NHL to send Europeans home
The International Ice Hockey Federation and the NHL inched closer to a transfer agreement after the NHL conceded too many young Europeans are playing in North American minor leagues.
IIHF president Rene Fasel along with representatives from Europe's top five hockey nations (Czech Republic, Finland, Russia, Slovakia and Sweden), met with NHL commissioner Gary Bettman and the NHL Players' Association in New York on Wednesday in an effort to hammer out a transfer agreement.
The NHL agreed to a proposal that any player still under contract to an IIHF team who has not reached his 20th birthday must be offered back to his team in Europe.
The new proposal raises the age limit by two years from 18 but will not include players taken in the first round of the NHL draft.
"We were satisfied that both the league and their players' association share the same concern with too many young European players coming over to North America before they are NHL ready," Fasel said in a statement on Thursday. "As we share the concern, we still have different opinions about which are the correct measures to address this problem, but one major issue which we agreed upon is to increase the age by which a player who does not make the NHL team's roster must be first offered back to his European team."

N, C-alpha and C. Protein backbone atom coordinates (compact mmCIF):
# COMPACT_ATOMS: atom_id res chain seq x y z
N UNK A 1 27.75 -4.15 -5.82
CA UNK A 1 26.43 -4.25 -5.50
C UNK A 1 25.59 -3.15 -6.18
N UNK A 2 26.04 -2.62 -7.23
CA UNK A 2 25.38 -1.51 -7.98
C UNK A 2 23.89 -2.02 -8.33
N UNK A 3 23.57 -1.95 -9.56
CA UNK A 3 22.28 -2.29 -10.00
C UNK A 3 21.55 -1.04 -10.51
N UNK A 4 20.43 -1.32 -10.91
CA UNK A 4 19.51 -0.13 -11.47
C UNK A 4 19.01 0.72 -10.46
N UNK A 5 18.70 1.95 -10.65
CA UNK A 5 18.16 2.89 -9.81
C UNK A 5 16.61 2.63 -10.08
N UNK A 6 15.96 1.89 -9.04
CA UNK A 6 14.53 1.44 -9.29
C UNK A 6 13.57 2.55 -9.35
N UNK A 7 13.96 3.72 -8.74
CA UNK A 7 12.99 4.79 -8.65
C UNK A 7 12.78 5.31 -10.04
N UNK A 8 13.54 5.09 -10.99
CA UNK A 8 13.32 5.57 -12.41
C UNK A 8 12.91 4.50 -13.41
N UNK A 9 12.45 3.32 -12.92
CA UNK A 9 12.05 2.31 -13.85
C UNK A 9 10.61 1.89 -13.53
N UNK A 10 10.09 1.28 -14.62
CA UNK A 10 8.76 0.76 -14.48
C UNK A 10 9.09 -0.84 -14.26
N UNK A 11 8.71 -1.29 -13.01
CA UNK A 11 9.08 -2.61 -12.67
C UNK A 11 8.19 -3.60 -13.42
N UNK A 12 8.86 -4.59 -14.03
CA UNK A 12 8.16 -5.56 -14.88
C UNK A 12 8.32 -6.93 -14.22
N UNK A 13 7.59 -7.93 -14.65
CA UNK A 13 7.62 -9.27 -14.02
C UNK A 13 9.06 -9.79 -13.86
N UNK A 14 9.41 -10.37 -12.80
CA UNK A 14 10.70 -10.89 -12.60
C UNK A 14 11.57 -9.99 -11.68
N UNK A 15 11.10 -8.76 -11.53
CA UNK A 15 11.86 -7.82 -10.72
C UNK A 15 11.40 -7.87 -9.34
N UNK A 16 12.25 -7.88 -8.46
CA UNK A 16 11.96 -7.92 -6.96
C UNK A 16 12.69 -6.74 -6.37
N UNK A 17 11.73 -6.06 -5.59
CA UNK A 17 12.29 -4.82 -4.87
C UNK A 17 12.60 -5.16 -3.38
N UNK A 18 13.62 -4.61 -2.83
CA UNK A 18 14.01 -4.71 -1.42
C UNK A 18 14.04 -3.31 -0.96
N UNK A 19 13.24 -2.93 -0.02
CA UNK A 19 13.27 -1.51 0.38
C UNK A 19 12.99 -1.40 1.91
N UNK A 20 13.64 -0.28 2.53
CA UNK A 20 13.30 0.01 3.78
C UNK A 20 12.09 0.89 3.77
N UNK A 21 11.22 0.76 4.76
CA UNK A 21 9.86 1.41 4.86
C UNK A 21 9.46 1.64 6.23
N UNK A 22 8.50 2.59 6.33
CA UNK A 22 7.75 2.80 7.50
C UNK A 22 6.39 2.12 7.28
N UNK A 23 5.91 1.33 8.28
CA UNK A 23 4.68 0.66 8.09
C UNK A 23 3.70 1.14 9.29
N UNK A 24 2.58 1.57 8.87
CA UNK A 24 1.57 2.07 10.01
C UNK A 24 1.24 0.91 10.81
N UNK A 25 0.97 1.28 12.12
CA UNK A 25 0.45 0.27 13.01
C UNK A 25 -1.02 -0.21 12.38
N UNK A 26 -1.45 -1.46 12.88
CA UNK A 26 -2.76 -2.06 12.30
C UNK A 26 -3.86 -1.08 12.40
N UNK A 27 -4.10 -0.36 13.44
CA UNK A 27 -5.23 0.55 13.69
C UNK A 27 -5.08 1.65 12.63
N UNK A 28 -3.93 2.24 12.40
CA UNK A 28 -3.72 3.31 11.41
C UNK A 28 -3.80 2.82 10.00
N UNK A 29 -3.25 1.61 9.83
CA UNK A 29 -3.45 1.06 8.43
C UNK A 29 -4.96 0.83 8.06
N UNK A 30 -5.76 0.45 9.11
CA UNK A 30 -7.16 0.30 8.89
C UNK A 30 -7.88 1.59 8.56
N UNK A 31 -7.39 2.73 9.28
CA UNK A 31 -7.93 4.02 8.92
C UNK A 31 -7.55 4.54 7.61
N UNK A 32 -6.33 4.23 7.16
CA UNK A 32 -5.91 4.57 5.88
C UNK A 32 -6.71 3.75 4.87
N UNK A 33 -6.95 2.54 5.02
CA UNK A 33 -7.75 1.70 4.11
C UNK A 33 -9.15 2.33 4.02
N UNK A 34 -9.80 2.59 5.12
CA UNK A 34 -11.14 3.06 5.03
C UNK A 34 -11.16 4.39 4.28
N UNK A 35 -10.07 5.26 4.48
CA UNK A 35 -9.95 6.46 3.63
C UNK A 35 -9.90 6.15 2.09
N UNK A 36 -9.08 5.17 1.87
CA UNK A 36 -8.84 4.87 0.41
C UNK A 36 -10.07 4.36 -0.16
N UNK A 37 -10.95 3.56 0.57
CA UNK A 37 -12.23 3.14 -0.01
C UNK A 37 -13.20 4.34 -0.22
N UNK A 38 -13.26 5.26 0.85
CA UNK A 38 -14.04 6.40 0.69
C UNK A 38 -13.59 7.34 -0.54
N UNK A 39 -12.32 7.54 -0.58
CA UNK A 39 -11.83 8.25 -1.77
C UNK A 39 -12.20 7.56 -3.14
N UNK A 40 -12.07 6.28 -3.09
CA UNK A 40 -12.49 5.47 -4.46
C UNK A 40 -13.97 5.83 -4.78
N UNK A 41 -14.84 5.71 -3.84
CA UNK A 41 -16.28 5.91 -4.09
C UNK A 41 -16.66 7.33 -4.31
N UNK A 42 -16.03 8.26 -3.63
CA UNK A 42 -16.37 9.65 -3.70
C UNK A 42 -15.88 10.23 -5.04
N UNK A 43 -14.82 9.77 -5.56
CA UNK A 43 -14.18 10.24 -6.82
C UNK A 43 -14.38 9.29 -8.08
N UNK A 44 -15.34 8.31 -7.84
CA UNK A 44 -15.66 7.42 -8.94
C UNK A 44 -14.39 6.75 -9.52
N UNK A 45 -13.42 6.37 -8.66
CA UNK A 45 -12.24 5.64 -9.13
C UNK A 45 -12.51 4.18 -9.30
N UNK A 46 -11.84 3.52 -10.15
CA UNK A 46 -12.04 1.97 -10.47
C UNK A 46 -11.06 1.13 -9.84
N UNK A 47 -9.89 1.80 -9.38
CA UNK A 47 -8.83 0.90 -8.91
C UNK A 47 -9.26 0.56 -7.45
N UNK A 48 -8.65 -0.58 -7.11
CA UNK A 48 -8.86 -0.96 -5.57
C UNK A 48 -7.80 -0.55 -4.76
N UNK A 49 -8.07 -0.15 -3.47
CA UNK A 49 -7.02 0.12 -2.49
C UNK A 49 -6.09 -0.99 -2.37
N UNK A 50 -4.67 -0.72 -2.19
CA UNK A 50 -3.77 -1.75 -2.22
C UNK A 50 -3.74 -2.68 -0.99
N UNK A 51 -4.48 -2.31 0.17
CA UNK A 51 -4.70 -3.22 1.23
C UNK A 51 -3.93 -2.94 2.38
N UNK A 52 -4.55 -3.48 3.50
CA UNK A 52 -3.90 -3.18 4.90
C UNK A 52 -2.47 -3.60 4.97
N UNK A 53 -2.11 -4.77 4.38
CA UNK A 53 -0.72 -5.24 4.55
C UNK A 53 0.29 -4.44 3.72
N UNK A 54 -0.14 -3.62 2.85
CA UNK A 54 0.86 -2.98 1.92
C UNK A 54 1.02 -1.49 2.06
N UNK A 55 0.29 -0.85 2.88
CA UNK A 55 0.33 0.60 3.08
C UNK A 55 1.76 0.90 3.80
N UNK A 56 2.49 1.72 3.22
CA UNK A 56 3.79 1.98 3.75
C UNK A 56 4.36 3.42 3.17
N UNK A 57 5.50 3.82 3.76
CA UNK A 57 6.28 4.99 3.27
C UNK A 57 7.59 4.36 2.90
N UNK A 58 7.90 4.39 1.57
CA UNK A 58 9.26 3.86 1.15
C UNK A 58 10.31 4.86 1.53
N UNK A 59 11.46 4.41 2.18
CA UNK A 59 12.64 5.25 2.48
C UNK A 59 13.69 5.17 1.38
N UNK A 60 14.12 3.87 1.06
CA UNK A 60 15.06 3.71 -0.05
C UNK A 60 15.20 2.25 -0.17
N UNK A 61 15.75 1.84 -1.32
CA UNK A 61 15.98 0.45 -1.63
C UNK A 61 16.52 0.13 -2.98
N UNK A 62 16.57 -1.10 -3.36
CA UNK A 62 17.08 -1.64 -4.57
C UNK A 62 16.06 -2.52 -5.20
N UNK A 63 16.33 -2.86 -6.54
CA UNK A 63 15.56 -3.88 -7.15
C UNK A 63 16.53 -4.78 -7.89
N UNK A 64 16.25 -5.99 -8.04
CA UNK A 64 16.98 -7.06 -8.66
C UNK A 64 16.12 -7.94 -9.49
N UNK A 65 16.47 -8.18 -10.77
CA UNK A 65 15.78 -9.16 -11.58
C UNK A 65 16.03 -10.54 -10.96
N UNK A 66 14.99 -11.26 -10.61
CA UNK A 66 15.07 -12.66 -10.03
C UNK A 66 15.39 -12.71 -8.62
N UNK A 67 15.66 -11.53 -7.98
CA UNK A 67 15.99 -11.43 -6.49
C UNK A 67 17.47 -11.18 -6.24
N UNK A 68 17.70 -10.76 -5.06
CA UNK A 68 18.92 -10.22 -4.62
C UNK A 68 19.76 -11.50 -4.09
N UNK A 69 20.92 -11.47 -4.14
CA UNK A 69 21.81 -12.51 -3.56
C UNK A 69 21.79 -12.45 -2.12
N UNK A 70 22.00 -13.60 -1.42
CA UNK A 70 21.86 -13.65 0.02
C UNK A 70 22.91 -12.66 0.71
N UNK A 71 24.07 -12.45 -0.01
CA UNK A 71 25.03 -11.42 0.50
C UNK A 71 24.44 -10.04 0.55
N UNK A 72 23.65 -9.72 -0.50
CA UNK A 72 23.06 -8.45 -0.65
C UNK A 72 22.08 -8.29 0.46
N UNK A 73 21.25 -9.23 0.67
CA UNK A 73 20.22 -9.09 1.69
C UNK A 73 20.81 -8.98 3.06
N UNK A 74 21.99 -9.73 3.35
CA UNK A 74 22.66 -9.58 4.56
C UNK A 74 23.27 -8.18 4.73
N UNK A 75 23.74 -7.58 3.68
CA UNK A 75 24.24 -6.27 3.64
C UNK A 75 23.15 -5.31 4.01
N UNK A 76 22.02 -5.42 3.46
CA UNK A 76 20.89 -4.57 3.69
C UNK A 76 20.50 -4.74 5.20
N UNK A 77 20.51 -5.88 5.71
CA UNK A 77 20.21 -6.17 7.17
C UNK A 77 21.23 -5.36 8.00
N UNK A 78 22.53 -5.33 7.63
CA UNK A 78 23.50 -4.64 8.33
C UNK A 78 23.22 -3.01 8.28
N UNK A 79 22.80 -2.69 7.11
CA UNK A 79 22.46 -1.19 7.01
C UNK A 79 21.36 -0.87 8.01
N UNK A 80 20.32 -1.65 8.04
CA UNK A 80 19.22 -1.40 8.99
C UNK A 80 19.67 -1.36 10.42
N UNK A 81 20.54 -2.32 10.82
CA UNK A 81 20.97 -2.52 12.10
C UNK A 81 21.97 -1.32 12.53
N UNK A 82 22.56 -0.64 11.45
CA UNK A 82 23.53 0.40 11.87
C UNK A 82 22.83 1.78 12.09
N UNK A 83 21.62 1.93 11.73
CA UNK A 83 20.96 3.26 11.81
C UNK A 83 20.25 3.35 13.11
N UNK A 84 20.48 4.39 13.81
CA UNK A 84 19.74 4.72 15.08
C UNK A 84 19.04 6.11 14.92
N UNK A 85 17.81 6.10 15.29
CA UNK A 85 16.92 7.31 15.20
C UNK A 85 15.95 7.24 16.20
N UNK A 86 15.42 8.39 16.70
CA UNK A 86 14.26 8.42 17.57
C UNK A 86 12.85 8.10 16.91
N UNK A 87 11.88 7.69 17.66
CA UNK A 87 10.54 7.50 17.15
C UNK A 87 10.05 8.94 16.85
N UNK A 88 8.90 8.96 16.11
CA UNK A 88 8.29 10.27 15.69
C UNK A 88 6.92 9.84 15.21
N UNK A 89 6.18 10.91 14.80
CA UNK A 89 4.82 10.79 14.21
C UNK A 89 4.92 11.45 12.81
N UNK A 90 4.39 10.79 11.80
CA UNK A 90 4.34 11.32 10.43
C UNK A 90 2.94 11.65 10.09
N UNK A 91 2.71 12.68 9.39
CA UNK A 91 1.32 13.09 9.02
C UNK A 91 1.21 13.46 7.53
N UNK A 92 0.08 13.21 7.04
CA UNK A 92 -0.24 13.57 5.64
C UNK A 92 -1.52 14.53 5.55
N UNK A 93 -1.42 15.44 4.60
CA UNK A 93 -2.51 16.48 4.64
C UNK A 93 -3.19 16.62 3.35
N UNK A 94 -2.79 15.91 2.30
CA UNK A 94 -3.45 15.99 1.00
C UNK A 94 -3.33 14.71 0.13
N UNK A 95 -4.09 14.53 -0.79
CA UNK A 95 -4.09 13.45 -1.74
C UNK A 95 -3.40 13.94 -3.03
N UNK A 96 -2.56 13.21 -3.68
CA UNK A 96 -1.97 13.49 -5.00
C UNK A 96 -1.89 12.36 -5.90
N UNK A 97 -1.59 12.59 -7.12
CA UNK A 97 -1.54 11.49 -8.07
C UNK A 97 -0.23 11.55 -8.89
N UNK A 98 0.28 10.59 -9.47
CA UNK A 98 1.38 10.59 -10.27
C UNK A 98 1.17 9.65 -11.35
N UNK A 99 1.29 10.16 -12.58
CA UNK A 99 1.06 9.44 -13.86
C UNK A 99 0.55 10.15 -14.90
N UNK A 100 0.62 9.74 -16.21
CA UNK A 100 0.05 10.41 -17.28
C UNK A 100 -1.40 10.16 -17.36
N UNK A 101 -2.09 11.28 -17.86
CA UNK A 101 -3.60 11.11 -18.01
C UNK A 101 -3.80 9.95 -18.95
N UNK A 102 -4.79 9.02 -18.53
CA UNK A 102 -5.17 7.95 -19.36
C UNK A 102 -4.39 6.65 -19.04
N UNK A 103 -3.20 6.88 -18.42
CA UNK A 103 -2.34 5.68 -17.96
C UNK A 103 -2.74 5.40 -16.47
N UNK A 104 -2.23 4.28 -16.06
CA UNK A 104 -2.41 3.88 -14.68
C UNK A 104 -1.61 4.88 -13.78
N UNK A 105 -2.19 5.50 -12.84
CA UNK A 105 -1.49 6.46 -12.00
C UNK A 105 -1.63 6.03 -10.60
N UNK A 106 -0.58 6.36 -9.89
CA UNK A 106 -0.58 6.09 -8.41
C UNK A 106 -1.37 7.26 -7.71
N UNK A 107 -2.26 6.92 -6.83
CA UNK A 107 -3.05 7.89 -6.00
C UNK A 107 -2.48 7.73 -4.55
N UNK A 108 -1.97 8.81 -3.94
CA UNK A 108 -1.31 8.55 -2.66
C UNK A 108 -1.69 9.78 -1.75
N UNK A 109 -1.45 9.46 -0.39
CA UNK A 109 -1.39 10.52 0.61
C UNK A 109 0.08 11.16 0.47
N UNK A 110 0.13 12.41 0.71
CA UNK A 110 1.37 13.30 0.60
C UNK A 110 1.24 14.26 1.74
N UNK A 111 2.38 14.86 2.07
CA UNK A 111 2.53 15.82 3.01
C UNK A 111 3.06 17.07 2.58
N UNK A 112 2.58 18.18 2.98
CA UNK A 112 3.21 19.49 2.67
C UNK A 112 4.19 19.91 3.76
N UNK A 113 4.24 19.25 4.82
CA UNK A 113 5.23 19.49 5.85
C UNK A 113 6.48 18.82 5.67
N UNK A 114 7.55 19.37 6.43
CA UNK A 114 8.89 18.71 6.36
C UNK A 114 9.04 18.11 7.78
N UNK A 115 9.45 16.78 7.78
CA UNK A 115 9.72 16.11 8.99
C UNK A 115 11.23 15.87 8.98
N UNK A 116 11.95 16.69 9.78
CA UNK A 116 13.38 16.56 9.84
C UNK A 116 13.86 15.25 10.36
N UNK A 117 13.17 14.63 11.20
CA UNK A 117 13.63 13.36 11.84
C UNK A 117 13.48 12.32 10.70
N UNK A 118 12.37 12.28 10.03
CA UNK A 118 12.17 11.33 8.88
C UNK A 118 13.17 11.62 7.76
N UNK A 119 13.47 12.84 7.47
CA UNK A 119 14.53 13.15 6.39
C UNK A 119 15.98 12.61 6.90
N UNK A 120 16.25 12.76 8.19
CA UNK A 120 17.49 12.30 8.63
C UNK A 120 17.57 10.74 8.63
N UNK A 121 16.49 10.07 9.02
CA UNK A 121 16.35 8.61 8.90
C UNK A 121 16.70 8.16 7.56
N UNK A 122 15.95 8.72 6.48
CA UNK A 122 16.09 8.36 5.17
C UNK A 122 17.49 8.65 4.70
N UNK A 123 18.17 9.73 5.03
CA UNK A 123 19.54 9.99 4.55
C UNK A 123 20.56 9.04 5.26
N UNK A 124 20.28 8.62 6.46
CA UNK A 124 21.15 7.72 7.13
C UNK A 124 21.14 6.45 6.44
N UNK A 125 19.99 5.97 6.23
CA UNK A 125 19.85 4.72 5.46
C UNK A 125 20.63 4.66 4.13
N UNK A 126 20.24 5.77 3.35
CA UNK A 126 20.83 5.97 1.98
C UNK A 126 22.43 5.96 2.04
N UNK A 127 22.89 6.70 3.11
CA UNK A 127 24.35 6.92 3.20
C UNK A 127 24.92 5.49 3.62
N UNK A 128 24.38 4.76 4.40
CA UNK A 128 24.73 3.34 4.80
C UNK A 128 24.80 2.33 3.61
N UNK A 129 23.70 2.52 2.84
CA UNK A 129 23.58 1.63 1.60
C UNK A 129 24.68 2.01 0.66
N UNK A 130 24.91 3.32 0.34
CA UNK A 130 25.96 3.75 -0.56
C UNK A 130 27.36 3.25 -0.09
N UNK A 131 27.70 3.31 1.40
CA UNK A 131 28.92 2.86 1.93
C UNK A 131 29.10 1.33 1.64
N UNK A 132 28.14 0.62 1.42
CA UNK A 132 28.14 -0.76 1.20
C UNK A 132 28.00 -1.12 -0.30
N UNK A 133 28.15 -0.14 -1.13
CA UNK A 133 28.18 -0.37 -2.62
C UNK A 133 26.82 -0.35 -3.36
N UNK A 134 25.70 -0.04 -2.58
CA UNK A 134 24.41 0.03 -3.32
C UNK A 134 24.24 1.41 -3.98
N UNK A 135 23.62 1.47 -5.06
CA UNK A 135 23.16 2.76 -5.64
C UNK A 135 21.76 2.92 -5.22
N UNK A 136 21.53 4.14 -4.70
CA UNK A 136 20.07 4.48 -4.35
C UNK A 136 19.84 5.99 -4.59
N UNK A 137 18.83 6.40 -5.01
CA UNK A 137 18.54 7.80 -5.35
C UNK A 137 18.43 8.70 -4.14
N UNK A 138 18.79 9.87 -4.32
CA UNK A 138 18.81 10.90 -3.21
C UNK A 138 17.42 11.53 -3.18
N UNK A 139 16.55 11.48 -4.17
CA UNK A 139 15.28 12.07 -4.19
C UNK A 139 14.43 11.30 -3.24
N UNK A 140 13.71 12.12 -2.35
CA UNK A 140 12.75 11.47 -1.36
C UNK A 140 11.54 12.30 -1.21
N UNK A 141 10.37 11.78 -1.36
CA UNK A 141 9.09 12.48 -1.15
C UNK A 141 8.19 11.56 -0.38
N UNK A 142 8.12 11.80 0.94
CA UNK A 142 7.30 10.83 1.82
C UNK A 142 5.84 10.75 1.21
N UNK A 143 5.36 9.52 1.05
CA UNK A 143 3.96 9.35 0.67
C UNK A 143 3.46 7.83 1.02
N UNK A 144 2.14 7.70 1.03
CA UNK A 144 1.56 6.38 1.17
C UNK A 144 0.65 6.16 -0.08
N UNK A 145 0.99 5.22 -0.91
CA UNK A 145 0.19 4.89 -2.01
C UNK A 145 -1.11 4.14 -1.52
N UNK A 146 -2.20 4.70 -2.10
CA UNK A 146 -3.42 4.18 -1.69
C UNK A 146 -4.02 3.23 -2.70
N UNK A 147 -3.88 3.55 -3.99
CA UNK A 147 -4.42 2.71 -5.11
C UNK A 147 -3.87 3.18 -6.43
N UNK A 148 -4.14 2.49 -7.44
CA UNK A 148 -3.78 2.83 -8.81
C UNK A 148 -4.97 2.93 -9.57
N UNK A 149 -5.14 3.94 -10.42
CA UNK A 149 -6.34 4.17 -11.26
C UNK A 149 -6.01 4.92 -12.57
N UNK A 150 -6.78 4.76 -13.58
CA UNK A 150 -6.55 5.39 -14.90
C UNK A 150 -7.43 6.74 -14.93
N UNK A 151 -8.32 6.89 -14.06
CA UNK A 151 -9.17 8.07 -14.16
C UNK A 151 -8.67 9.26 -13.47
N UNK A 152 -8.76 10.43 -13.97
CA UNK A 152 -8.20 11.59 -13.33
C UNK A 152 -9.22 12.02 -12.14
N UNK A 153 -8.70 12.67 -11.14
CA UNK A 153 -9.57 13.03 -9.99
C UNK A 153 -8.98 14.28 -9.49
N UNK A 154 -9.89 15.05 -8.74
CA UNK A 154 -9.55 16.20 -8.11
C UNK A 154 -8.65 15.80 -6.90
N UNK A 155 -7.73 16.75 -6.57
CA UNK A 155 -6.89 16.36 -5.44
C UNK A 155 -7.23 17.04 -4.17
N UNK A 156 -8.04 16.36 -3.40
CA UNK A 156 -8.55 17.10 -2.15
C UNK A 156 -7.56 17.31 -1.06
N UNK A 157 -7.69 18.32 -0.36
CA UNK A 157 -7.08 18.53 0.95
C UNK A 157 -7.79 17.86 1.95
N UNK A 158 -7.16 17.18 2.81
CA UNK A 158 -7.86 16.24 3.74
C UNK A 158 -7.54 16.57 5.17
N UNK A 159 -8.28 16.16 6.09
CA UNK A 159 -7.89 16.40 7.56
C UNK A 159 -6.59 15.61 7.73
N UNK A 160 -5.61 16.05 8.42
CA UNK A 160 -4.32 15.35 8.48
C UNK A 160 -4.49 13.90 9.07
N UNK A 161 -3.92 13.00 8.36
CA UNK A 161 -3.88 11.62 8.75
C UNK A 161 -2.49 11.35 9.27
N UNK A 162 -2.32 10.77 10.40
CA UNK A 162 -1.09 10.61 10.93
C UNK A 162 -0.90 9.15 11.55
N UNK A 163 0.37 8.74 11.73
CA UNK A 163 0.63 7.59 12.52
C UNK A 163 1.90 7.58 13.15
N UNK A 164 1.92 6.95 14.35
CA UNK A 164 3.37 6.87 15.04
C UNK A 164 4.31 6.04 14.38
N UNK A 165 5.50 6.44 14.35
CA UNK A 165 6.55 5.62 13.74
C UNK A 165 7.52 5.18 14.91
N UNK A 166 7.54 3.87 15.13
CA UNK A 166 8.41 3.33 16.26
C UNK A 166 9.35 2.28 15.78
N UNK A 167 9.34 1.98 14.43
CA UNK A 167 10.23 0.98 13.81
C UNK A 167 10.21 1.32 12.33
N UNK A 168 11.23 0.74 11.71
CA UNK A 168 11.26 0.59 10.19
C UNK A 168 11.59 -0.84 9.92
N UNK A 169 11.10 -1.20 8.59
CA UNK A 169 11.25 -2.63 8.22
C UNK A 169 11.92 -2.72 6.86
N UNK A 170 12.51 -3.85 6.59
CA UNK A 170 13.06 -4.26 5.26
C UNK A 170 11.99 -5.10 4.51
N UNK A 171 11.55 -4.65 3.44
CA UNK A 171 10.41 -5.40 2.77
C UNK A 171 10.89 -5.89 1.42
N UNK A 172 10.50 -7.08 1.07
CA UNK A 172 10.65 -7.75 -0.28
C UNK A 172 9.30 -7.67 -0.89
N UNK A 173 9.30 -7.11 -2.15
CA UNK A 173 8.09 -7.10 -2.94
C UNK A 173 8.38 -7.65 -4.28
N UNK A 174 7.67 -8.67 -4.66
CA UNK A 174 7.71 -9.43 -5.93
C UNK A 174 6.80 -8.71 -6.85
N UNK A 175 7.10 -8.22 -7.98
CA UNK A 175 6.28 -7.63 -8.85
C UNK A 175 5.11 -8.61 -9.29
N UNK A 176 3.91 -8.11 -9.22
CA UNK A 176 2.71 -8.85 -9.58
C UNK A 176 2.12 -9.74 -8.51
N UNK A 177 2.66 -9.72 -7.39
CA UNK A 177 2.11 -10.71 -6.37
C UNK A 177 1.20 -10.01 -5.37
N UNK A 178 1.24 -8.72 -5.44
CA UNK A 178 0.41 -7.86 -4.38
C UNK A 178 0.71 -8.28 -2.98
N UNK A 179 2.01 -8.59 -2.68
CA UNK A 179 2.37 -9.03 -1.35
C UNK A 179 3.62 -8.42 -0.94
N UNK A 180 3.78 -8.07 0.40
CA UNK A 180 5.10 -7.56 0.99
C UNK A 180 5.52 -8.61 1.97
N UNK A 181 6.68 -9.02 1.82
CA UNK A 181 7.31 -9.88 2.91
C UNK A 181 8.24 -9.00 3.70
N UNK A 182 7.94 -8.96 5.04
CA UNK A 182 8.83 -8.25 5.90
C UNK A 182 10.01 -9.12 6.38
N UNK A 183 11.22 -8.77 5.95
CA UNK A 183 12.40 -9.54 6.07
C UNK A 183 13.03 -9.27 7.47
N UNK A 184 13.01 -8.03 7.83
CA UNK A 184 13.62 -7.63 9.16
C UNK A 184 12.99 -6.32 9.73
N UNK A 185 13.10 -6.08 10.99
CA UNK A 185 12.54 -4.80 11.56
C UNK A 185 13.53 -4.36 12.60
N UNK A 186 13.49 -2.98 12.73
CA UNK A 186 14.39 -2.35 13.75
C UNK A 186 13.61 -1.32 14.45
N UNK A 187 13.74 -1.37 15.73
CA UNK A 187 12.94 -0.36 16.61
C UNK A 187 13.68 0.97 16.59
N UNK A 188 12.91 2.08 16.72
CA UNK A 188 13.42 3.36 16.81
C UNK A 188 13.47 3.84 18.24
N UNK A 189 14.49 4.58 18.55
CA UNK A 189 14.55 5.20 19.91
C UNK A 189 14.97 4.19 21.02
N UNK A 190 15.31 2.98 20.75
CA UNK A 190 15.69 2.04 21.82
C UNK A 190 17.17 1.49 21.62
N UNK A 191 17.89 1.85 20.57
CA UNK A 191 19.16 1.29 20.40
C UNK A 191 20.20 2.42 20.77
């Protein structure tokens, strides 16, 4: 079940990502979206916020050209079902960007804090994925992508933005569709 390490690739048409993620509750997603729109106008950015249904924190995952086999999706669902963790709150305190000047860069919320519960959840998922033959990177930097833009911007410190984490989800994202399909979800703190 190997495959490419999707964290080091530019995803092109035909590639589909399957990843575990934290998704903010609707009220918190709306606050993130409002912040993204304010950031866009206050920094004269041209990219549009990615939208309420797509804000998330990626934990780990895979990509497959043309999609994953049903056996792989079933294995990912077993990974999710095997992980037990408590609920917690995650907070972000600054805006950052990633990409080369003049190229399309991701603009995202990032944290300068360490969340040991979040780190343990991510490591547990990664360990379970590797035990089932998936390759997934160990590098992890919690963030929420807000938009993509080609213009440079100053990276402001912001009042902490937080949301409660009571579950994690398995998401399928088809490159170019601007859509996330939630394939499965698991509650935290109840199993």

According to the IIHF, out of the 59 European players who were signed by NHL clubs prior to the 2007-2008 season only six are on NHL rosters, 46 were assigned to the minor leagues and seven returned to their European clubs.
The existing IIHF-NHL deal is a four-year agreement signed last season but both sides decided to re-open it before a January 1st, 2008 deadline.
The Russian Ice Hockey Federation refused to sign the accord while other countries have since joined the Russian opposition seeking a better deal.
The IIHF, NHL and the NHLPA are considering an interim framework agreement for the 2008-2009 season which, if approved, would regulate transfers of European players who sign NHL contracts for the 2008-2009 season.
"This way we are buying ourselves some time to be able to fully evaluate the effects on the movement of players from Europe to North America and to use those results when trying to reach a new long-term agreement for 2009 and beyond," said Fasel.